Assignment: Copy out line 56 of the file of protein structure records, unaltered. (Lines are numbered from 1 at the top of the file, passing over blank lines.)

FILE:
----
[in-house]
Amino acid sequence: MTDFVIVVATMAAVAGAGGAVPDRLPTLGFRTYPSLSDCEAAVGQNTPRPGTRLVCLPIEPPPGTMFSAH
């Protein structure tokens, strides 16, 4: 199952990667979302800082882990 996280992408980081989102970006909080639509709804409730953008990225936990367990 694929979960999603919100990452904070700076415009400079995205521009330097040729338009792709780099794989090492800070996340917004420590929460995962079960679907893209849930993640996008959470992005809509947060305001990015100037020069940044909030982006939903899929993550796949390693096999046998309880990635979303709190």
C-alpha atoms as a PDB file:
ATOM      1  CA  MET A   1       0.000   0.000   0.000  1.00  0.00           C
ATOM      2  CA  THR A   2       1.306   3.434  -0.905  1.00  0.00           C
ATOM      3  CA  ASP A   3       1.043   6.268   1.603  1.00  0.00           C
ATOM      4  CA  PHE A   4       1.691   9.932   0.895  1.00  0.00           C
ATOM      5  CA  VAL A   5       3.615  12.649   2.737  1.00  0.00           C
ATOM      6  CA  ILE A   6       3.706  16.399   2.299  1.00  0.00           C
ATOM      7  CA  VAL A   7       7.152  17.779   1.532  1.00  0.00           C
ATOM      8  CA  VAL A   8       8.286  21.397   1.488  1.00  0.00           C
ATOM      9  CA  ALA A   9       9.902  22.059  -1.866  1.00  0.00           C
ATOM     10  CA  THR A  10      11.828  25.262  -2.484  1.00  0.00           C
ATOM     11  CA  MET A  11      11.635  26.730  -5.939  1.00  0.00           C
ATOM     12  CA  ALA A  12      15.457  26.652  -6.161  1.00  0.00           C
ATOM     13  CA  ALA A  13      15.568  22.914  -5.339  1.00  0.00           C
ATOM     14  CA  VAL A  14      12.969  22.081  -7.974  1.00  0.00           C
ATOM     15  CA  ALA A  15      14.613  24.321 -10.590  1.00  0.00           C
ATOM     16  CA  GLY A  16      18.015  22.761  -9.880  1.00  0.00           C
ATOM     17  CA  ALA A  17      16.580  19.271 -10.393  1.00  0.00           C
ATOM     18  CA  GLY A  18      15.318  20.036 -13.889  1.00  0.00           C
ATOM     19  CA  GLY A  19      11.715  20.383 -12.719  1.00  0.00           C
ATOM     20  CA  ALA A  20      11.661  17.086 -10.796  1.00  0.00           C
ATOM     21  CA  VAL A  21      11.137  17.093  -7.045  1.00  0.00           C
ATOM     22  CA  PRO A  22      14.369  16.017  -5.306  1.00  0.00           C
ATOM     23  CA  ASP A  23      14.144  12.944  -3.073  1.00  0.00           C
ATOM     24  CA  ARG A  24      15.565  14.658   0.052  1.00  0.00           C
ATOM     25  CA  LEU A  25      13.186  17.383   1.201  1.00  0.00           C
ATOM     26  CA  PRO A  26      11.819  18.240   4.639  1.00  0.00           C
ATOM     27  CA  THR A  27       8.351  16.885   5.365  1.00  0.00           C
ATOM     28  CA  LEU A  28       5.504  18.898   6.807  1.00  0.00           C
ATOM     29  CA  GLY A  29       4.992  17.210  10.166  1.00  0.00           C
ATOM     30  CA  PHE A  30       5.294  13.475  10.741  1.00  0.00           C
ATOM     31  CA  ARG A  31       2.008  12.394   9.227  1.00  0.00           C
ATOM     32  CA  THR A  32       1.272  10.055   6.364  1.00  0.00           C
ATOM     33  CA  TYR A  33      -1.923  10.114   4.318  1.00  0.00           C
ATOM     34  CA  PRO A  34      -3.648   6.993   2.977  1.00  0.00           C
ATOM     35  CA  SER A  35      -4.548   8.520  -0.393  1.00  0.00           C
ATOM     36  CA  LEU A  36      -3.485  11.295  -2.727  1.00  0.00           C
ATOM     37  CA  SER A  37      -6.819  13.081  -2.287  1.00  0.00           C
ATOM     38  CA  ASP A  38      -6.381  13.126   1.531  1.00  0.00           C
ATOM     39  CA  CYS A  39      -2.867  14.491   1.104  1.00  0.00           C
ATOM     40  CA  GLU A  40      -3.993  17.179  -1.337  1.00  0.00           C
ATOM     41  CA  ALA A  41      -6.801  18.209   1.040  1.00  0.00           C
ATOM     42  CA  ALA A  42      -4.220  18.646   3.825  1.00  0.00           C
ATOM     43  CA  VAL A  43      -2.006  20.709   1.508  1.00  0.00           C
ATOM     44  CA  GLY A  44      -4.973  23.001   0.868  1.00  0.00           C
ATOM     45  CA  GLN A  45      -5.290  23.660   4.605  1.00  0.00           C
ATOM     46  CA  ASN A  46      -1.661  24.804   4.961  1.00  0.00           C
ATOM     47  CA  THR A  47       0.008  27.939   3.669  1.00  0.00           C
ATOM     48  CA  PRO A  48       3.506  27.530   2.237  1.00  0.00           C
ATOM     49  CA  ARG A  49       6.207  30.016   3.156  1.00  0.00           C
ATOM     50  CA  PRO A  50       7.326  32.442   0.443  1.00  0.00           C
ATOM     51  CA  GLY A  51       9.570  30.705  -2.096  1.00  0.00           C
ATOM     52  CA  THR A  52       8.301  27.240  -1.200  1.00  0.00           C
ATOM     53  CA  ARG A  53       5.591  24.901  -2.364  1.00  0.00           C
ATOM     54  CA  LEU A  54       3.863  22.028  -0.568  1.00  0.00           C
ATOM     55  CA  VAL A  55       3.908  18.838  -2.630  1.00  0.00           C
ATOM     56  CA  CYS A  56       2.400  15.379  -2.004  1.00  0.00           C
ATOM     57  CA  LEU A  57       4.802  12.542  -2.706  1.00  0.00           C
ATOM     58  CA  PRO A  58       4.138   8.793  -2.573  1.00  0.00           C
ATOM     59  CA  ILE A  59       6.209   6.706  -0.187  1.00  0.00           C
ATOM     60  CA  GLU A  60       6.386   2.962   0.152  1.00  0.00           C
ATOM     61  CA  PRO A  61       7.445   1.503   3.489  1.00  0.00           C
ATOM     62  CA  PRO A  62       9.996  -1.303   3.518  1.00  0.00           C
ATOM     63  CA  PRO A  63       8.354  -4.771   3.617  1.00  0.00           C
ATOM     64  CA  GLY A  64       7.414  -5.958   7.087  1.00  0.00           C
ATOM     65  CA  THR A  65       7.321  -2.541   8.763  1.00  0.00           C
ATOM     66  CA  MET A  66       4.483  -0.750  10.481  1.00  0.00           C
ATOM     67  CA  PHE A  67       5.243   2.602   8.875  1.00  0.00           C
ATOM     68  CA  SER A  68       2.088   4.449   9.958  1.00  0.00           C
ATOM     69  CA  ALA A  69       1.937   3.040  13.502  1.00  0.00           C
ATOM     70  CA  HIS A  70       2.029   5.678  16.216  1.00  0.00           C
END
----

ATOM     52  CA  THR A  52       8.301  27.240  -1.200  1.00  0.00           C